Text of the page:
The organization of this clinical mind map is based upon whether vision improves after covering one eye or not covering the eye. If the vision improves, it is monocular diplopia and if the vision does not improve, then it should be considered binocular. Although patients may not be able to make this determination on their own, a vision exam may need to be performed to elicit this feature, which is not in line with the general principles of first taking a history and then doing an exam. However, the ability of this feature to help a clinician narrow the differentials between monocular and binocular vision lends itself to being an appropriate high yield question / feature and an efficient way to think about causes of diplopia.
Probable diagnoses range from common to rare diagnoses, such as diabetes and cavernous sinus thrombosis respectively, and mostly affect middle to old age populations. These diagnoses are further classified as those arising directly or indirectly from cranial nerve pathology, such as upper motor neuron lesions (MS, CVA) and lower motor neuron lesions. A helpful mnemonic to remember is C2ADITT – cavernous sinus thrombosis, alcohol, drugs, infection, tumor, trauma) and M2OT – migraines, myasthenia gravis, and thyrotoxicosis.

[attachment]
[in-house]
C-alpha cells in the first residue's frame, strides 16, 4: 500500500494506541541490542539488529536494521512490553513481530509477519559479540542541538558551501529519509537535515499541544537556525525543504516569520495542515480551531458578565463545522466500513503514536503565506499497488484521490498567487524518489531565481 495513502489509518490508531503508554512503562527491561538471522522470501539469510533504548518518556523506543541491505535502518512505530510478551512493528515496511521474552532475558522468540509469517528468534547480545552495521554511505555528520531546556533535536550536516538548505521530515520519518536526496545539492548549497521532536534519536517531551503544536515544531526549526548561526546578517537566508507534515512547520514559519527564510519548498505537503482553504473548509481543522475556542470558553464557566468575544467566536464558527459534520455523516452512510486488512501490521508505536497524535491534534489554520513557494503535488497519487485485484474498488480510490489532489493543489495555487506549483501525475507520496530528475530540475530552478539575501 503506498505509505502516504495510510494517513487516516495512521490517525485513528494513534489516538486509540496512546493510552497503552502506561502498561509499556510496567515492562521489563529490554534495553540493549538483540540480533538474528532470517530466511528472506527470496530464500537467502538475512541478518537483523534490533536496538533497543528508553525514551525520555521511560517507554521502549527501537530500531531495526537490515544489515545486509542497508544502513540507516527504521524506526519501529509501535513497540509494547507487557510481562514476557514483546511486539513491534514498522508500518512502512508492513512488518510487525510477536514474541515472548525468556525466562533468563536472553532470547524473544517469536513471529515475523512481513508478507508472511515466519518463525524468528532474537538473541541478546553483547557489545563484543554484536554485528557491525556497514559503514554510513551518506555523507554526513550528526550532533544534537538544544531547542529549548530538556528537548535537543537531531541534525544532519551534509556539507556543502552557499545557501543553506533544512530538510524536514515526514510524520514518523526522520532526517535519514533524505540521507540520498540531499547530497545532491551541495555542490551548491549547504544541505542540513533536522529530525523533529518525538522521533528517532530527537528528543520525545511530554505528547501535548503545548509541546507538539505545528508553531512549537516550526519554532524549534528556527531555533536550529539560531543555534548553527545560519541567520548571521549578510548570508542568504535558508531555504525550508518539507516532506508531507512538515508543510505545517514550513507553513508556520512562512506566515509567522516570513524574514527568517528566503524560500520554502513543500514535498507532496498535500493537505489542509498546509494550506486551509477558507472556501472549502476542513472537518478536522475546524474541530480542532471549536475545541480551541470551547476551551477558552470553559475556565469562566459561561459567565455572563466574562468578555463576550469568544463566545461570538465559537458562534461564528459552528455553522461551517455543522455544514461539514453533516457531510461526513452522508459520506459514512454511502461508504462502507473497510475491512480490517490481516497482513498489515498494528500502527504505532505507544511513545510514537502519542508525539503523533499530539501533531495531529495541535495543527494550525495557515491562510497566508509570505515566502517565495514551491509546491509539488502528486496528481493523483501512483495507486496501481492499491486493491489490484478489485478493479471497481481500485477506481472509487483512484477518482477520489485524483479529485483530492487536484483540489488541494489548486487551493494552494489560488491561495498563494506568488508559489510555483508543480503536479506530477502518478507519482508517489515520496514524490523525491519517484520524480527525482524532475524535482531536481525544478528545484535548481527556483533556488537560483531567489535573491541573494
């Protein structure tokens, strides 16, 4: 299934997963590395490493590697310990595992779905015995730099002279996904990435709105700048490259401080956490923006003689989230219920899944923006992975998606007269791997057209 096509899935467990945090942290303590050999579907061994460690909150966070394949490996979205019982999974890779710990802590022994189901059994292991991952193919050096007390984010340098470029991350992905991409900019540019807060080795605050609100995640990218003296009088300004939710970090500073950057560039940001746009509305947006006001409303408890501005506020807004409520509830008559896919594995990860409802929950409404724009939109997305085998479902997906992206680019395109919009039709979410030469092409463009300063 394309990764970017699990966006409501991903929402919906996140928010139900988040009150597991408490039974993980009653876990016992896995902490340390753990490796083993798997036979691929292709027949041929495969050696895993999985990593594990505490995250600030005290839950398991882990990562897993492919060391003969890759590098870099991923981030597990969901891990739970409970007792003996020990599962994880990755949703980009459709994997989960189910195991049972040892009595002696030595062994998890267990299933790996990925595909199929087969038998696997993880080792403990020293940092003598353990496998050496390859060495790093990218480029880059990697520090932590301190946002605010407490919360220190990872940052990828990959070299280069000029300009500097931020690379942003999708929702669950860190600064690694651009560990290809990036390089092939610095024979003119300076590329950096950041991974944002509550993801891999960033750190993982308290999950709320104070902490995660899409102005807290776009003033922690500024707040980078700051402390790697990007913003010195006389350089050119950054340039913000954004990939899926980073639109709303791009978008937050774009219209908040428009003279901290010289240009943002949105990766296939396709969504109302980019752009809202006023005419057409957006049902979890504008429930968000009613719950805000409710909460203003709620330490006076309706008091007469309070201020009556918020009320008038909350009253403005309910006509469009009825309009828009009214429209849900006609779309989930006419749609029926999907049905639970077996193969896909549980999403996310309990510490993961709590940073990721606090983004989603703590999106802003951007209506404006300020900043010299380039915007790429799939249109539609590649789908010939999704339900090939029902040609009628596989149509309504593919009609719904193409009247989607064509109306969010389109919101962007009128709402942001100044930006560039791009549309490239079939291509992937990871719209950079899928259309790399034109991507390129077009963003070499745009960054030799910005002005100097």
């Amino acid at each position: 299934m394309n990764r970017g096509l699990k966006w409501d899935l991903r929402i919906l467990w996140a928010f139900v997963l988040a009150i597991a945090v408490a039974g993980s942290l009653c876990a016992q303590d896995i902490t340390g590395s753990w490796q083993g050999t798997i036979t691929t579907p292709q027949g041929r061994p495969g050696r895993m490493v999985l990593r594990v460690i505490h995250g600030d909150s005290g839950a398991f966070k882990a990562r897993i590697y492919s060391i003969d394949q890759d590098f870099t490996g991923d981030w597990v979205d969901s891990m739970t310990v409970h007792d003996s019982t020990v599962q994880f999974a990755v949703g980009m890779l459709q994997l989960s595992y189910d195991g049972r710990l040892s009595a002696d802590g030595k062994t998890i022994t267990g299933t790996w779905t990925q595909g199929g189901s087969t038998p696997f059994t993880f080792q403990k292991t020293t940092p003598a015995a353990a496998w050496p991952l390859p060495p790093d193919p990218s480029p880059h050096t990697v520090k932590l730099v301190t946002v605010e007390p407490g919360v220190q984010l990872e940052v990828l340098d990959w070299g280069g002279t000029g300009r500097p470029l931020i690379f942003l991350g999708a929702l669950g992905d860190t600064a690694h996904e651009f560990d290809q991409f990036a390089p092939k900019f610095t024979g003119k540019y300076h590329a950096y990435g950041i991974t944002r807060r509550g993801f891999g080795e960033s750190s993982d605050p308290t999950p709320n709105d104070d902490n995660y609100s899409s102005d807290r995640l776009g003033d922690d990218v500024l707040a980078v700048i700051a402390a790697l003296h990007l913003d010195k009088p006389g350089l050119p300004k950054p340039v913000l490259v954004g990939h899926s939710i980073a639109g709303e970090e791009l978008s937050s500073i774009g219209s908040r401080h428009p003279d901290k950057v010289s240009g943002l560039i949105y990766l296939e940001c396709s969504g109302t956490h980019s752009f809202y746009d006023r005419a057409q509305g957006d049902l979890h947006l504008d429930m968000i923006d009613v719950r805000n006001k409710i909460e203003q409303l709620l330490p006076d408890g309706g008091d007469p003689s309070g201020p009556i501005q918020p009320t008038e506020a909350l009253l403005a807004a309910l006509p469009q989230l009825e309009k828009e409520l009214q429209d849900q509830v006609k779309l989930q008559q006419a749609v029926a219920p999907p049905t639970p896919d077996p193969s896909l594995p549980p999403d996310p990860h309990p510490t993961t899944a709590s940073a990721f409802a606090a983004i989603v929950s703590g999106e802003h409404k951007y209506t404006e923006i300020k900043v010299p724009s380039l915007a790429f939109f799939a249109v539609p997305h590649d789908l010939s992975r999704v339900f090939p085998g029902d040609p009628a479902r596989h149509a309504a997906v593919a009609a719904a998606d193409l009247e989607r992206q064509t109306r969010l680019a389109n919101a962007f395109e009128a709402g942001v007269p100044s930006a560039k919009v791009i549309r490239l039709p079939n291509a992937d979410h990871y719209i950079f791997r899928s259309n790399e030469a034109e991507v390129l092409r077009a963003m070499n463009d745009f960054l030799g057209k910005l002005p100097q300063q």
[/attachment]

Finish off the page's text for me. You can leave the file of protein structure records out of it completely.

Urgent and emergent situations include the presence of features which may suggest an acutely evolving neurological event such as stroke, or cavernous sinus thrombosis. Clinical features consistent with these events are based upon the FAST mnemonic, such as facial droop/weakness, arm/limb weakness, speech impairment, and altered mental status. In addition, acute fever, headache and/or neck stiffness may suggest an acute CNS infection or cavernous sinus thrombosis.
Weighing and removing anchor bias involves asking questions about individual diagnoses listed on the clinical mind map, such as past medical history, symptoms of thyroid disease, and symptoms suggestive of multiple sclerosis. Finally, physical exam findings and labs/imaging can help arrive at the final diagnosis.